Should we prefer a monopolistic or competitive Jihad?

by on October 4, 2004 at 7:30 am in Political Science | Permalink

Matt Yglesias asks MR to address whether we would prefer, all other things equal, terrorists organized into a single group, or organized into competing groups. The answer to this question will not be a priori, but here are a few relevant considerations:

1. If terrorists perform their acts for fundraising purposes, or for criminal status, you would probably rather face a monopoly opponent. They are more likely to rest on their laurels.

2. If you think that terrorists are deterrable, at least in principle, you would prefer an easily identifiable monopoly opponent.

3. If you think that terrorists are likely to engage in internecine warfare with each other, you would prefer the more competitive set-up. (I’ll predict that if anyone kills, or has killed, bin Laden, it is one of his own people.) This is especially true when the terrorists are far away from you; they can fight without major spillover effects on your citizenry.

4. Perhaps the production of terrorist attacks involves significant economies of scale. In that case you would prefer the smaller competing groups. Nuclear weapons probably involve such economies, but suicide bombings can be organized on quite a small scale.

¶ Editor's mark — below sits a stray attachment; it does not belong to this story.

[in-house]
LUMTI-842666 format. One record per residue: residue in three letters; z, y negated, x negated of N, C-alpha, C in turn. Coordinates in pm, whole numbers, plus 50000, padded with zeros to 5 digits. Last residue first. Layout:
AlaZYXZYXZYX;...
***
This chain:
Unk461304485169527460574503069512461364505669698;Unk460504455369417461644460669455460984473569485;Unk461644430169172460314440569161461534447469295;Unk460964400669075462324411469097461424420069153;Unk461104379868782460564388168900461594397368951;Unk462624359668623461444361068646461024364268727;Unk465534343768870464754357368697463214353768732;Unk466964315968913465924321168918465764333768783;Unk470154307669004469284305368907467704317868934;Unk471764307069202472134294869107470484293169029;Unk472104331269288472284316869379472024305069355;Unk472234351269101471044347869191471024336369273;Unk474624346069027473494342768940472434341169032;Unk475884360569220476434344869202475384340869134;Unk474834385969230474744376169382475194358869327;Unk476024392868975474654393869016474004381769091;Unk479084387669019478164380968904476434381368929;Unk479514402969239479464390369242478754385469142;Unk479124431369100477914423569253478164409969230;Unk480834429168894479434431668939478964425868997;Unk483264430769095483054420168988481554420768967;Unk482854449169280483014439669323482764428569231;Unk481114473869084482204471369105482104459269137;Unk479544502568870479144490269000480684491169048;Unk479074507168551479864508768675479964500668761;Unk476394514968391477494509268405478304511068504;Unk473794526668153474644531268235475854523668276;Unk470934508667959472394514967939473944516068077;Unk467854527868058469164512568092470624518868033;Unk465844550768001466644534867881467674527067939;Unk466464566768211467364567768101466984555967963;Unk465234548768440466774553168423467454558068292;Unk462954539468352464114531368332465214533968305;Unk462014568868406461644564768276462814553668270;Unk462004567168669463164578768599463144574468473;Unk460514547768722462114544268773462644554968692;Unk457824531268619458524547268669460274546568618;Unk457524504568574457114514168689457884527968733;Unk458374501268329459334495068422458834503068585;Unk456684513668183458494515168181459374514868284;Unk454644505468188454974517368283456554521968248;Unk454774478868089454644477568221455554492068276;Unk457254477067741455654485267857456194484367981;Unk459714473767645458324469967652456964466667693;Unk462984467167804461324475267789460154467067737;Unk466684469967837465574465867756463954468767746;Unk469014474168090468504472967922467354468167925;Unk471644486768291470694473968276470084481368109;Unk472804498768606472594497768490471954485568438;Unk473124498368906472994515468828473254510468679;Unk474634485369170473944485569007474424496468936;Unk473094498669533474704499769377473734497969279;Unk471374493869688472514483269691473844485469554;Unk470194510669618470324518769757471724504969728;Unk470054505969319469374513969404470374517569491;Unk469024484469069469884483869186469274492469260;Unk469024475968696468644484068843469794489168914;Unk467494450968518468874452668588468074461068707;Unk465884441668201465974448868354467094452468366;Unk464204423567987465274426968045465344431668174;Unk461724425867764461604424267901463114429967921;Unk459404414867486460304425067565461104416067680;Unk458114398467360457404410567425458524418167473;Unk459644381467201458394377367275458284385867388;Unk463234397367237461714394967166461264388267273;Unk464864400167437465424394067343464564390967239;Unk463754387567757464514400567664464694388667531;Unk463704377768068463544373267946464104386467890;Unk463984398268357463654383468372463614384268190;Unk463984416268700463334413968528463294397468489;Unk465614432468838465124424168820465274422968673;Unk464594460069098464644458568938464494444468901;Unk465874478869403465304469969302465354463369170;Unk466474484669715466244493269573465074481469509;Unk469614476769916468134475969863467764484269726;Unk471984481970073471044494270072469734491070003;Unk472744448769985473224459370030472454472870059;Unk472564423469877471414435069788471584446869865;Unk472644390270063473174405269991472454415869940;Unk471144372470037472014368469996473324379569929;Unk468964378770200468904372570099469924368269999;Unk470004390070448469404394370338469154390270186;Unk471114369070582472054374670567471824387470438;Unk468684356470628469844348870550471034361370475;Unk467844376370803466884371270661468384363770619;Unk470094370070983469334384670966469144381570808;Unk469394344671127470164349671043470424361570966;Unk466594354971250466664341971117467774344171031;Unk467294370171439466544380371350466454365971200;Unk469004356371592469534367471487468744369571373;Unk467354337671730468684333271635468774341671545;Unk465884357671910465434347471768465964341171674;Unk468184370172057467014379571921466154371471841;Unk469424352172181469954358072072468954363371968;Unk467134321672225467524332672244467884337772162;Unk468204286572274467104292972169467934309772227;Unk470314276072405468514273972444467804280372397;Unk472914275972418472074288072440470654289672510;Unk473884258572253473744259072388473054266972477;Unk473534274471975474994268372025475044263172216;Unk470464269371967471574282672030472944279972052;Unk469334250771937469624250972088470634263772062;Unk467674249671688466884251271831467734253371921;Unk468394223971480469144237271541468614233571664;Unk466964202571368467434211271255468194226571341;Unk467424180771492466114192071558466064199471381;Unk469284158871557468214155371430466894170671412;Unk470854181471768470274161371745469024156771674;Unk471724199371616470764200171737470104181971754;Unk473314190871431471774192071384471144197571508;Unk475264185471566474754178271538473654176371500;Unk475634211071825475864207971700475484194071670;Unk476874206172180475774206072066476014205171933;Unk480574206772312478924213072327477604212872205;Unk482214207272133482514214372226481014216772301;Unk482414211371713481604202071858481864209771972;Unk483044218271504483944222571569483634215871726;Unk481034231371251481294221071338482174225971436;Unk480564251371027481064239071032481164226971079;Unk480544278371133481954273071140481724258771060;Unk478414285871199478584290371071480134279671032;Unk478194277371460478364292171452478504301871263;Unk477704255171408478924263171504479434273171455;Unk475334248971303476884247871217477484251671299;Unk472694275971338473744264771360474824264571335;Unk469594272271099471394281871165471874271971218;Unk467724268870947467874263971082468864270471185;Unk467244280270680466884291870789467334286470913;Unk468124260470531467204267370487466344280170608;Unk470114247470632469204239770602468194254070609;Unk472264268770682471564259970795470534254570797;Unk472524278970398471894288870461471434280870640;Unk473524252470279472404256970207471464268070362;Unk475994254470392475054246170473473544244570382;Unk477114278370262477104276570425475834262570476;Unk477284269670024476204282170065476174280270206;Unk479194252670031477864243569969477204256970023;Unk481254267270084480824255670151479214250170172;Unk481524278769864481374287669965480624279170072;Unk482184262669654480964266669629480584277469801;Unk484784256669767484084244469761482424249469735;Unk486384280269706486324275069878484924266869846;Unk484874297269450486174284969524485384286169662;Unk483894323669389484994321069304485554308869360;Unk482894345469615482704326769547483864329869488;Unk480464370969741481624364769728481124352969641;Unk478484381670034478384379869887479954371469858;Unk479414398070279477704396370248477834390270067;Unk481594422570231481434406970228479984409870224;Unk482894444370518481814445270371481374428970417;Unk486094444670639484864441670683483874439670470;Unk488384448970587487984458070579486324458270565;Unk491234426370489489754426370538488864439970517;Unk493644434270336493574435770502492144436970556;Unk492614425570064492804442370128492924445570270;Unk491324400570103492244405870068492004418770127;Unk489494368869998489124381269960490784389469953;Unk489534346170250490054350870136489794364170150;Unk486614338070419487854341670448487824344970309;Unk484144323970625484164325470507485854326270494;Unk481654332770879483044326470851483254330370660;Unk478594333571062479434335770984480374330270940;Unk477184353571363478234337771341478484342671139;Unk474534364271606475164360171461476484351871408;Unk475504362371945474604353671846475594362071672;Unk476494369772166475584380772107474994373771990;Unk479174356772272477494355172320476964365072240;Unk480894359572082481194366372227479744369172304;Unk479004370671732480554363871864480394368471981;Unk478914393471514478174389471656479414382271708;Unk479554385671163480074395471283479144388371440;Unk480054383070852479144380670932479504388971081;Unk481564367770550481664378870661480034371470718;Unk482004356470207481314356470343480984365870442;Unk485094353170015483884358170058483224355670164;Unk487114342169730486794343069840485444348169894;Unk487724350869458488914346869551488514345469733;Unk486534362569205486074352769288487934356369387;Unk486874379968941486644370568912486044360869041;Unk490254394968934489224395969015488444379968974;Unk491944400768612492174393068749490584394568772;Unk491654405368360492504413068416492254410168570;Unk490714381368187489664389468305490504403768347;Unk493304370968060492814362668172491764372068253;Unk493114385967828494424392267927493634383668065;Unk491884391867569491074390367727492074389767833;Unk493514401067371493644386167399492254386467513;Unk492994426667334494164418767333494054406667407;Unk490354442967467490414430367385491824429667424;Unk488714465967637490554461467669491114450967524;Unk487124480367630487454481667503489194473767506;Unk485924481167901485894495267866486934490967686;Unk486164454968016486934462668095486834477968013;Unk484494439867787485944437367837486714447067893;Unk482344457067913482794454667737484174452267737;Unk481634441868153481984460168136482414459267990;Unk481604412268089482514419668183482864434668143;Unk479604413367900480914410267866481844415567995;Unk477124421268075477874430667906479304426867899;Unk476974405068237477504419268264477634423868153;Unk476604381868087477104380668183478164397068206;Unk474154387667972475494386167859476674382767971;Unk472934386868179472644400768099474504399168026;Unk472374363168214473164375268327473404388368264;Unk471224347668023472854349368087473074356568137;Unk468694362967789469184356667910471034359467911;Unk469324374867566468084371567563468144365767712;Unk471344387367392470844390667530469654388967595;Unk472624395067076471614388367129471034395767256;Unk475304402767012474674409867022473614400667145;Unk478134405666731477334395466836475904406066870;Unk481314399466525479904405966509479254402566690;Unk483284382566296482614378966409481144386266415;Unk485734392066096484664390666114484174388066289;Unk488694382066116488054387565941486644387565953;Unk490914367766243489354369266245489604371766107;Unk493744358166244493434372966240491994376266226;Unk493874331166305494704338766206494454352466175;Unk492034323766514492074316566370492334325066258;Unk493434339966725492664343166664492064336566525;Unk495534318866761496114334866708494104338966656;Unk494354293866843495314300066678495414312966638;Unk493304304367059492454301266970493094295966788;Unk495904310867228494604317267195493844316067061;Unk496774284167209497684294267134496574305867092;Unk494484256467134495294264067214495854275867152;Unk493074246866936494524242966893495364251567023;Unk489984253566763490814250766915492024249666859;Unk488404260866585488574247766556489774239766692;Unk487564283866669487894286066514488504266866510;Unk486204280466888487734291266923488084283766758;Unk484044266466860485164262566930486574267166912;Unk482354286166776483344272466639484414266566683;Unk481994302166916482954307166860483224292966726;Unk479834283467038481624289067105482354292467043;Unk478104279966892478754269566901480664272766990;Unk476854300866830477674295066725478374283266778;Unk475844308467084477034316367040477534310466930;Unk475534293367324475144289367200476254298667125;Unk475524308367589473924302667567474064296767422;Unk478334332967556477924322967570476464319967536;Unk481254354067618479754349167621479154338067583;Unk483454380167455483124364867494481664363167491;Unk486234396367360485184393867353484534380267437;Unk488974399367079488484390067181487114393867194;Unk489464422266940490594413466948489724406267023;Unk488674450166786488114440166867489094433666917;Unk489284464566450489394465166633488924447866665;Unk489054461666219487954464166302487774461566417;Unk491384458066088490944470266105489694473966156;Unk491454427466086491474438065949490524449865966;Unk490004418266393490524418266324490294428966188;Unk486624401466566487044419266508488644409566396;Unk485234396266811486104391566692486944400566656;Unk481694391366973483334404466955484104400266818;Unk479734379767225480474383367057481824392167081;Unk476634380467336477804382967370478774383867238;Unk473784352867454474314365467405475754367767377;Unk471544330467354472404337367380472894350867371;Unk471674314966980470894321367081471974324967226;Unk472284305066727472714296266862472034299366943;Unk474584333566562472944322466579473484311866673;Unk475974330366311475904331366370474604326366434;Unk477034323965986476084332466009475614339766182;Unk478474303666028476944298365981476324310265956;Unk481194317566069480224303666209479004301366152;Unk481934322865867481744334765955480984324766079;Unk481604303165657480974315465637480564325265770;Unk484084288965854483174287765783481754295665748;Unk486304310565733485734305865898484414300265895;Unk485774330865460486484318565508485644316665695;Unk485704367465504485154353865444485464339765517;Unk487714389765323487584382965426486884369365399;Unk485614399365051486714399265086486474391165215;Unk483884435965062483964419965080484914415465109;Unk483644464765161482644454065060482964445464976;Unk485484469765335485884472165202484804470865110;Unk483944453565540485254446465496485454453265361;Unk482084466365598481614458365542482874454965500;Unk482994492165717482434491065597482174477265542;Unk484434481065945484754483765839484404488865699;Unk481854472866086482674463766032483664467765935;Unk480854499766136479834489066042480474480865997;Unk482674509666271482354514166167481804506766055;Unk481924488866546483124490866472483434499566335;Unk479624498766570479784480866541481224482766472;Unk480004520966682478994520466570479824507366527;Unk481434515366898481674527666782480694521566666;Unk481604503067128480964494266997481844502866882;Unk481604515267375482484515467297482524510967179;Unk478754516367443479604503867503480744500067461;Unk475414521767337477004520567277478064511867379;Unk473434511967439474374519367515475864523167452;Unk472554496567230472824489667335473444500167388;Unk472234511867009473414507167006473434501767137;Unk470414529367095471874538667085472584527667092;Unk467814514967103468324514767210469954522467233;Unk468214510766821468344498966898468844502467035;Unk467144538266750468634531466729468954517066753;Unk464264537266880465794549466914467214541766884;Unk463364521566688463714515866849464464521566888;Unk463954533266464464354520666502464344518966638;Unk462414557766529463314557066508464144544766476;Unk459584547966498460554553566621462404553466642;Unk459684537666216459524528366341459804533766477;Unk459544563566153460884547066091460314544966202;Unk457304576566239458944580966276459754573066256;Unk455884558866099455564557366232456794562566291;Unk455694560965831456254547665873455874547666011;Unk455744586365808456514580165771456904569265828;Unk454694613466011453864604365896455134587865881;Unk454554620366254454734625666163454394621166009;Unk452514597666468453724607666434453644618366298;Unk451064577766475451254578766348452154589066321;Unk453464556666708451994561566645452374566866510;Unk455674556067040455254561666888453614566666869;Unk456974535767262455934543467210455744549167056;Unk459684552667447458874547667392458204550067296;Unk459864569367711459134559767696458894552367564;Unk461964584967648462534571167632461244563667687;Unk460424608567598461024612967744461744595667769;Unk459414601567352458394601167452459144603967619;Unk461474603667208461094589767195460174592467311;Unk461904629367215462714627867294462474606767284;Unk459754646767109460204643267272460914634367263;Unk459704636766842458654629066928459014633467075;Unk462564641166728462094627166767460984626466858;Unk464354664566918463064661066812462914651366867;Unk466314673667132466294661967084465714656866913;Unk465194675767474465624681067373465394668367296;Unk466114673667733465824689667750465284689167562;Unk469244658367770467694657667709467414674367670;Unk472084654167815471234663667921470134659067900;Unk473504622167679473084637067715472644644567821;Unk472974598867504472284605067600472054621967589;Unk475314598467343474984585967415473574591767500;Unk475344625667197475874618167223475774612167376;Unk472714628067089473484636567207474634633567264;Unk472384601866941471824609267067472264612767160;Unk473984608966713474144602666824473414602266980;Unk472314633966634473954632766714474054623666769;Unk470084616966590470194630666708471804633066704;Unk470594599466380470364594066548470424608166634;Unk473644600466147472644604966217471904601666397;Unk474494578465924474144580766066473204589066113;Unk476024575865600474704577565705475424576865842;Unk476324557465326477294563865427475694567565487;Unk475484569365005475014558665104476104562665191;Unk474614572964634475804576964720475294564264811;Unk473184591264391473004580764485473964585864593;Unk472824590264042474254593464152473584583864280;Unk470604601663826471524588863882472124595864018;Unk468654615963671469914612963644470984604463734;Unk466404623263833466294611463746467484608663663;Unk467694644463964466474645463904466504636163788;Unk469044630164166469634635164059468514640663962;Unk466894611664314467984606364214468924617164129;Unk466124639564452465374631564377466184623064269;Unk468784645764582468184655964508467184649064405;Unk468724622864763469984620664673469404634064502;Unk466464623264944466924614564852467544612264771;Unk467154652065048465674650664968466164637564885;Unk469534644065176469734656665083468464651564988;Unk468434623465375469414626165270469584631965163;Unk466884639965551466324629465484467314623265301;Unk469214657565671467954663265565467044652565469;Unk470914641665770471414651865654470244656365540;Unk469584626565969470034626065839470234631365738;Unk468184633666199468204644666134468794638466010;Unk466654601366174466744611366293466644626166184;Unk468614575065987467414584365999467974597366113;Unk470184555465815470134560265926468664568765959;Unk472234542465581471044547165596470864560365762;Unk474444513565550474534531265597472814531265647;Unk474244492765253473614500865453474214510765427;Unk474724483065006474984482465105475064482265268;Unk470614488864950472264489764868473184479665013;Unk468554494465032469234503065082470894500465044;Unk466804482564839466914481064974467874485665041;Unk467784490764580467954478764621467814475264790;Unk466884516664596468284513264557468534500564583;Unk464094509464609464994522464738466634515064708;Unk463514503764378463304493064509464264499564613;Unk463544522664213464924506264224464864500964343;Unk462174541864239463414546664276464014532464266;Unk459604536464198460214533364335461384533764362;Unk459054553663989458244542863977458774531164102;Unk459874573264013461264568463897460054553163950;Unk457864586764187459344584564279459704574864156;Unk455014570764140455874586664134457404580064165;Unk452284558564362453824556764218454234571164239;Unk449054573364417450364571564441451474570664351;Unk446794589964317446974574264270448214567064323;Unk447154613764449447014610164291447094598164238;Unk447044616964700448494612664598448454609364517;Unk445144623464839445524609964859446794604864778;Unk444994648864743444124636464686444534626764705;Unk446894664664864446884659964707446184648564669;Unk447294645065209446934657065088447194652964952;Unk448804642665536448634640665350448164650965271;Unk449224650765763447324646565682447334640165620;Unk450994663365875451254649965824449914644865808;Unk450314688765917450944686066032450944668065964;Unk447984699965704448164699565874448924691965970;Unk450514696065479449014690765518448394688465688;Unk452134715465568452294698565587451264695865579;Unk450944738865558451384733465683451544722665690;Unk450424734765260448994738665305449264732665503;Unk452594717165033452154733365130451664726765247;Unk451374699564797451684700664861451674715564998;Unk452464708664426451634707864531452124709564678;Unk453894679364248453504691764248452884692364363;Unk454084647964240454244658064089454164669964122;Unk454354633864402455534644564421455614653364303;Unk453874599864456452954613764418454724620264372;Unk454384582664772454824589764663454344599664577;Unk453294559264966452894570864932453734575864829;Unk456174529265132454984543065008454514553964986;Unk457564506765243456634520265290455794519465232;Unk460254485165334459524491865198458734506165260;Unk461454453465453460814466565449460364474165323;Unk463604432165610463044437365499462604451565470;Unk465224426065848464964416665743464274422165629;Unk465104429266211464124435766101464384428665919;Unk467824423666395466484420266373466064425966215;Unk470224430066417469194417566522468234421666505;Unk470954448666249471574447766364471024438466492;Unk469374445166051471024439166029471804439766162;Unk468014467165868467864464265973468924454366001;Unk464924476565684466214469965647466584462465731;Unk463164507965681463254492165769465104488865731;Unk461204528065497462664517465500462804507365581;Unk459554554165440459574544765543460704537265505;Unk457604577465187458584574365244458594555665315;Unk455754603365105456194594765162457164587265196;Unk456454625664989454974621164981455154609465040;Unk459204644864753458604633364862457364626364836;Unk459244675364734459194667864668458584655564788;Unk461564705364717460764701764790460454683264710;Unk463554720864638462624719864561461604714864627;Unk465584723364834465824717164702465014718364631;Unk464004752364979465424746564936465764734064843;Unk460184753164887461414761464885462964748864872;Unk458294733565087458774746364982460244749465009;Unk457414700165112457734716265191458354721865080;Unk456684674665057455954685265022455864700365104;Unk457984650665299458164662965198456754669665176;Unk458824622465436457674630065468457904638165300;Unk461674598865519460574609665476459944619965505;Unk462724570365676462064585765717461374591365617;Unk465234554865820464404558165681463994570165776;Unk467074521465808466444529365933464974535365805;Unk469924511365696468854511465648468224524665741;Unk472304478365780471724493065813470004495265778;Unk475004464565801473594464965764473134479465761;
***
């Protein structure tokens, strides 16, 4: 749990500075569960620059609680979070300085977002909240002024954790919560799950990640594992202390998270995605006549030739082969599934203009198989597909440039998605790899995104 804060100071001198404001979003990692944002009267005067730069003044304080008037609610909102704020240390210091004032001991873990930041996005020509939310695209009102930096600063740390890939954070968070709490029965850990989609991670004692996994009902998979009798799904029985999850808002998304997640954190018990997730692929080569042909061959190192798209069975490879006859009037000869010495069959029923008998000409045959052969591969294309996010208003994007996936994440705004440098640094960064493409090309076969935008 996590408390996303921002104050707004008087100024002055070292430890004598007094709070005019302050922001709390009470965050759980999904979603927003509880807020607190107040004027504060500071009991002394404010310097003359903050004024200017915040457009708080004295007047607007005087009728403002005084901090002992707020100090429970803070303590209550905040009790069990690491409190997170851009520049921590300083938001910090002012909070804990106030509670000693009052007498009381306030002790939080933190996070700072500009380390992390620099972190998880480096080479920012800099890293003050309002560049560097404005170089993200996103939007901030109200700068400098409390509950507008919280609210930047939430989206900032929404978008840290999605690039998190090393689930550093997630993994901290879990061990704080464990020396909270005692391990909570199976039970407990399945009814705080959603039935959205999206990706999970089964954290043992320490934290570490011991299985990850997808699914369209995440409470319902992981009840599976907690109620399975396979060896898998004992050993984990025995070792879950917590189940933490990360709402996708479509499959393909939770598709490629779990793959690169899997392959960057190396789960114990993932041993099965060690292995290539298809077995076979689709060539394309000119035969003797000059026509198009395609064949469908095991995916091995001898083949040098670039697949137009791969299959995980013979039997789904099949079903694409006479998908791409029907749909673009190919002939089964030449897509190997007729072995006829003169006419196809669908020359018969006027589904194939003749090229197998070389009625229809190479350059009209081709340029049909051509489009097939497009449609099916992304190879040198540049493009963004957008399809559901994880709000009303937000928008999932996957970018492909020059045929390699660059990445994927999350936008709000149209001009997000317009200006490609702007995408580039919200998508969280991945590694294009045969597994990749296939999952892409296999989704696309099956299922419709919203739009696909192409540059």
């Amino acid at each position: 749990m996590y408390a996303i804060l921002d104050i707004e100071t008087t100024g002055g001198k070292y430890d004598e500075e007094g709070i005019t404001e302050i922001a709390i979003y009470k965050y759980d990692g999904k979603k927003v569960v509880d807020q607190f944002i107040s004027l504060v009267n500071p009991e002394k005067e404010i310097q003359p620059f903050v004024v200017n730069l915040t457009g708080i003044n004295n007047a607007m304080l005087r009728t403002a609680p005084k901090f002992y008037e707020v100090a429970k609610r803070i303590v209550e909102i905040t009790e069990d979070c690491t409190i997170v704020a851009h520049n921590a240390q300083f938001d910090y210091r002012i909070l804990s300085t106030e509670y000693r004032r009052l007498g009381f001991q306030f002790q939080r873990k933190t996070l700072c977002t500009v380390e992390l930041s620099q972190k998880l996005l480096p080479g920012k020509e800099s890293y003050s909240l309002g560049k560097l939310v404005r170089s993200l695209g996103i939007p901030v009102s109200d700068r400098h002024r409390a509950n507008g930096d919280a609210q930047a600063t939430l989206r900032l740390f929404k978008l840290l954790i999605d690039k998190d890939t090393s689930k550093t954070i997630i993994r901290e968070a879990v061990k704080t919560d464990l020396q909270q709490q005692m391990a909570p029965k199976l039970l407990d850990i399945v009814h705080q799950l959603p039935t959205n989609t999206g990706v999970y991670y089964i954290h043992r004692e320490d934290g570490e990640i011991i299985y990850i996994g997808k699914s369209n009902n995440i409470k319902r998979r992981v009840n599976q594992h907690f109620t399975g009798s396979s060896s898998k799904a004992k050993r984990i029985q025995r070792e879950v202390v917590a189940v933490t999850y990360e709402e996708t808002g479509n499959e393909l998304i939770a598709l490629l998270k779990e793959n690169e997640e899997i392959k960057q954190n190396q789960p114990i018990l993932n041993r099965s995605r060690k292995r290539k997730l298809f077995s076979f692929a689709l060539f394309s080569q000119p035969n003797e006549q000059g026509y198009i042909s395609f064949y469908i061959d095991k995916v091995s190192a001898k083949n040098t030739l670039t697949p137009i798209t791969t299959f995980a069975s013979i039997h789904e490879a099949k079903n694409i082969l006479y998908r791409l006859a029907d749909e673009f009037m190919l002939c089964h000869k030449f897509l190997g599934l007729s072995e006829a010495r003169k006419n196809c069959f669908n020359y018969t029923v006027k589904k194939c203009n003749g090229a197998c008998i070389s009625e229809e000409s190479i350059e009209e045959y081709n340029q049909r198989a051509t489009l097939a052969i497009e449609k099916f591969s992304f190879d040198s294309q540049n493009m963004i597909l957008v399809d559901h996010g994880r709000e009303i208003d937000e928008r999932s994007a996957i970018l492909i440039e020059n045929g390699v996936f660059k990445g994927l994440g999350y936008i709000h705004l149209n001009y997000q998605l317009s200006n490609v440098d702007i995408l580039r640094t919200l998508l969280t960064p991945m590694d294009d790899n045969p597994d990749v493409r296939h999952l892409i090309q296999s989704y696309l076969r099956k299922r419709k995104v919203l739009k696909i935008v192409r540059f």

My guess: In Iraq you would prefer a smaller number of groups, since there is some chance of striking a deal with them. And there we are more worried about the suicide bombers than a loose nuclear device, so economies of scale do not overturn this conclusion. We are less likely to ever “trade” with al Qaeda and its offshoots, so in that case I would prefer splintering. Furthermore al Qaeda has a greater long-run nuclear potential, so it is more important to deny them potential economies of scale. I suspect we do not much mind if western Pakistan becomes a scene for terrorist infighting, whereas such conflicts could scuttle reconstruction in Iraq.

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